How do I obtain approval for an internship?

Internships require prior approval of a faculty member/internship coordinator within the academic program offering the credit as well as prior written approval from an on-site supervisor, including, when available, a Memorandum of Agreement between the university and the external agency or business. Students without a faculty member sponsoring the internship should work with the Academic & Career Advising Center to find the most appropriate faculty supervisor. Internship responsibilities are determined by the faculty supervisor with input from the on-site supervisor. 

How do I register for an internship course?

Students seeking internships should contact a faculty member/internship coordinator in their program, or the Academic and Career Advising Center (if there is no internship coordinator or faculty member available in their program) to learn about opportunities and discuss supervision. An internship is a course and the student must register for the course prior to the start of the internship experience. 

What do I do after I’ve registered for the internship?

After it has been approved by the faculty member and on-site supervisor, and the student has registered for the course, the internship experience should be recorded by the Academic & Career Advising Center, including the Memorandum of Agreement when available. Students will work with the program internship coordinator (or the faculty member they are working with) for instructions on completing the remaining administrative steps, and for support during the duration of the internship period. 

Transfer Credits

Grades for transfer courses must be a B or higher and equivalent to the course at PSU as determined and approved by the student’s Academic Advisor or Program Coordinator. Only credits may be transferred, not grades, therefore, the grade for transfer courses does not count toward the required 3.0 grade point average for program completion.

No Plymouth State University course for which credit was received may be repeated at another institution.  Only a course failed at PSU may be repeated elsewhere. Preapproval, to transfer in a course for a course failed at PSU, must be obtained from the student’s Academic Advisor and the registrar’s office.  Upon receipt of the transfer credit, the PSU grade of F remain on the transcript, but will be excluded from the grade point calculation.

Generally, up to nine graduate-level credits from other regionally accredited institutions may be transferred into programs with 30 or more credits.  Transfer of credits into certification and certificate programs that are less than 30 credits will be evaluated on a case-by-case basis and generally cannot exceed 25% of total program credits. MBA, MS in Accounting, and EdD students should refer to the transfer credit policy in the respective catalog sections for more information.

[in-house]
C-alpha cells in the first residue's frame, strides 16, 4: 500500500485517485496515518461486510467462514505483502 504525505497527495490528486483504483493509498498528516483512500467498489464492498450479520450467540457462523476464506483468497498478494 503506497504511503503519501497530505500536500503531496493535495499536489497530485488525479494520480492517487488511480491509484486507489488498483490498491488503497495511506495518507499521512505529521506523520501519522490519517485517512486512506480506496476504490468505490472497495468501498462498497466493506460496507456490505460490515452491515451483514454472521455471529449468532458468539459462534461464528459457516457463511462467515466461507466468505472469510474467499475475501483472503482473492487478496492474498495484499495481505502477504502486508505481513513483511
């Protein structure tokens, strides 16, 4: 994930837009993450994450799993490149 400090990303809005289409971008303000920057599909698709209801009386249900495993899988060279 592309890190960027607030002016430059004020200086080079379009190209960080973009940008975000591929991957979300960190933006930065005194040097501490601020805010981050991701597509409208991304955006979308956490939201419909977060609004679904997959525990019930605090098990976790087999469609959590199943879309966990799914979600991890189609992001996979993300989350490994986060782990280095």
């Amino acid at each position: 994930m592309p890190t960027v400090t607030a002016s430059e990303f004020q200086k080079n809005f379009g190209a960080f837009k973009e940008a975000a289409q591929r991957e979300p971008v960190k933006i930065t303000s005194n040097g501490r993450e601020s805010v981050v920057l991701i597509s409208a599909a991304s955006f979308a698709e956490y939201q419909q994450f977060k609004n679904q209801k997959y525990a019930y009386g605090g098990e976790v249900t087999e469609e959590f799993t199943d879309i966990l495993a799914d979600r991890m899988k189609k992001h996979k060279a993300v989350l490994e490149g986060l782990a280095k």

For courses transferred with a number or letter grade but no grade scale, in the absence of other information the following scale will be used to determine equivalency: 100-93 =  A; 92.99-90 = A-; 89.99-87 = B+; 86.99-83 = B; 82.99-80 = B-; 79.99-77 = C+; 76.99-73 = C; 72.99-70 = C-; 69.99-67 = D+; 66.99-63 = D; 62.99-60 = D-; 59.99-0.00 = F.

An official transcript must be on file before credits can be considered for transfer to a PSU program. Course descriptions or course outlines or both may be requested in order to determine credit consideration.

Students should be aware that decisions about acceptance of credit in transfer are up to the receiving institution.

Grading Policies

All graduate students must maintain at least a 3.0 (B) grade point average. The graduate grade range is A through C– and F. There are no D grades as C– is the lowest passing grade in graduate classes.

Letter grades, with pluses and minuses noted, are used to assess the relative extent to which students achieve course objectives in the vast majority of PSU courses. Grade point average is calculated on a term and a cumulative basis that takes into account all grades earned by a student during their academic career at PSU, including those earned prior to starting coursework toward a degree or certification program.

Grade Point Average

The following grade point system is used to determine grade point average:

Grade Points per Credit
A 4.00
A– 3.67
B+ 3.33
B 3.00
B– 2.67
C+ 2.33
C 2.00
C– 1.67
F 0.00

Administrative Failure

An Administrative Failure (AF) notation is placed on a student’s transcript when an instructor does not have sufficient information to assign a letter grade in a graded course. Frequently, administrative failure stems from failure to formally drop a course. An AF counts as an F grade in grade point average calculation and is not a reason for a course withdrawal.


A grade of Incomplete (IC) may be awarded at the discretion of the course instructor if unusual circumstances prevent completion of the course on time, and a minimal portion of the total class work needs to be completed. The process for grades of Incomplete is as follows:

  1. The instructor, in consultation with the student, determines there is a compelling reason for the granting and completing of the Incomplete and files a Request for a Grade of Incomplete form with the registrar’s office before the final grades are due. Forms are available on the registrar’s office website.